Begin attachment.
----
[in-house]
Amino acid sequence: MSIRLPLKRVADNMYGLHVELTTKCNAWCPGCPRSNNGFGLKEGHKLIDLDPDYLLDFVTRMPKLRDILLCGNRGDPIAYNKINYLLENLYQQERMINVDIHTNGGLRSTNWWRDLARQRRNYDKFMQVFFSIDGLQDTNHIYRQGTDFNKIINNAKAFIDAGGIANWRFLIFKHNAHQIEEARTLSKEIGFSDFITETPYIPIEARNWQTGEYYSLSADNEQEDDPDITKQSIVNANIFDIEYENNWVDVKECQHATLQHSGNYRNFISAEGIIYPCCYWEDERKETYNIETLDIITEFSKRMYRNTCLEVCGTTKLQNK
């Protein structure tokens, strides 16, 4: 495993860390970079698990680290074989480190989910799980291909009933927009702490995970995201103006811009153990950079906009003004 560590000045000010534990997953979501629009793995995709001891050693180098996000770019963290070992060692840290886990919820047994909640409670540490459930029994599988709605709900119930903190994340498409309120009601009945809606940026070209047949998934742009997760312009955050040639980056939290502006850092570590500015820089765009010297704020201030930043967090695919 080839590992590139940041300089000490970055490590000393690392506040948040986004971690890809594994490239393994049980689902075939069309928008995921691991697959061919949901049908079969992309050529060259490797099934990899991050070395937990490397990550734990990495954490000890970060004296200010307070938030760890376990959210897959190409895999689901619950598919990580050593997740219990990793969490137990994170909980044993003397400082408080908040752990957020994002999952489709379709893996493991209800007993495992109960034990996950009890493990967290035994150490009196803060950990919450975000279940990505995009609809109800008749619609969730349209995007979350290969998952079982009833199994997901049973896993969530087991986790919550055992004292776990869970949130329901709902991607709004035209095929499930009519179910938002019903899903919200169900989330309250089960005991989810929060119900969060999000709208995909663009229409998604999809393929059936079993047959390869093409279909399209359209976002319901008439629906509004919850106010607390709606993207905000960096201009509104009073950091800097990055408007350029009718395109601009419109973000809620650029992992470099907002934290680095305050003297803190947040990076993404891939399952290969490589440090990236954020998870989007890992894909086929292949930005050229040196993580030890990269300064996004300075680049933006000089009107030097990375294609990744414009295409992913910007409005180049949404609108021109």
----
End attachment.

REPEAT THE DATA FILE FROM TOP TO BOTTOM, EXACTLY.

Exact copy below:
[in-house]
Amino acid sequence: MSIRLPLKRVADNMYGLHVELTTKCNAWCPGCPRSNNGFGLKEGHKLIDLDPDYLLDFVTRMPKLRDILLCGNRGDPIAYNKINYLLENLYQQERMINVDIHTNGGLRSTNWWRDLARQRRNYDKFMQVFFSIDGLQDTNHIYRQGTDFNKIINNAKAFIDAGGIANWRFLIFKHNAHQIEEARTLSKEIGFSDFITETPYIPIEARNWQTGEYYSLSADNEQEDDPDITKQSIVNANIFDIEYENNWVDVKECQHATLQHSGNYRNFISAEGIIYPCCYWEDERKETYNIETLDIITEFSKRMYRNTCLEVCGTTKLQNK
């Protein structure tokens, strides 16, 4: 495993860390970079698990680290074989480190989910799980291909009933927009702490995970995201103006811009153990950079906009003004 560590000045000010534990997953979501629009793995995709001891050693180098996000770019963290070992060692840290886990919820047994909640409670540490459930029994599988709605709900119930903190994340498409309120009601009945809606940026070209047949998934742009997760312009955050040639980056939290502006850092570590500015820089765009010297704020201030930043967090695919 080839590992590139940041300089000490970055490590000393690392506040948040986004971690890809594994490239393994049980689902075939069309928008995921691991697959061919949901049908079969992309050529060259490797099934990899991050070395937990490397990550734990990495954490000890970060004296200010307070938030760890376990959210897959190409895999689901619950598919990580050593997740219990990793969490137990994170909980044993003397400082408080908040752990957020994002999952489709379709893996493991209800007993495992109960034990996950009890493990967290035994150490009196803060950990919450975000279940990505995009609809109800008749619609969730349209995007979350290969998952079982009833199994997901049973896993969530087991986790919550055992004292776990869970949130329901709902991607709004035209095929499930009519179910938002019903899903919200169900989330309250089960005991989810929060119900969060999000709208995909663009229409998604999809393929059936079993047959390869093409279909399209359209976002319901008439629906509004919850106010607390709606993207905000960096201009509104009073950091800097990055408007350029009718395109601009419109973000809620650029992992470099907002934290680095305050003297803190947040990076993404891939399952290969490589440090990236954020998870989007890992894909086929292949930005050229040196993580030890990269300064996004300075680049933006000089009107030097990375294609990744414009295409992913910007409005180049949404609108021109």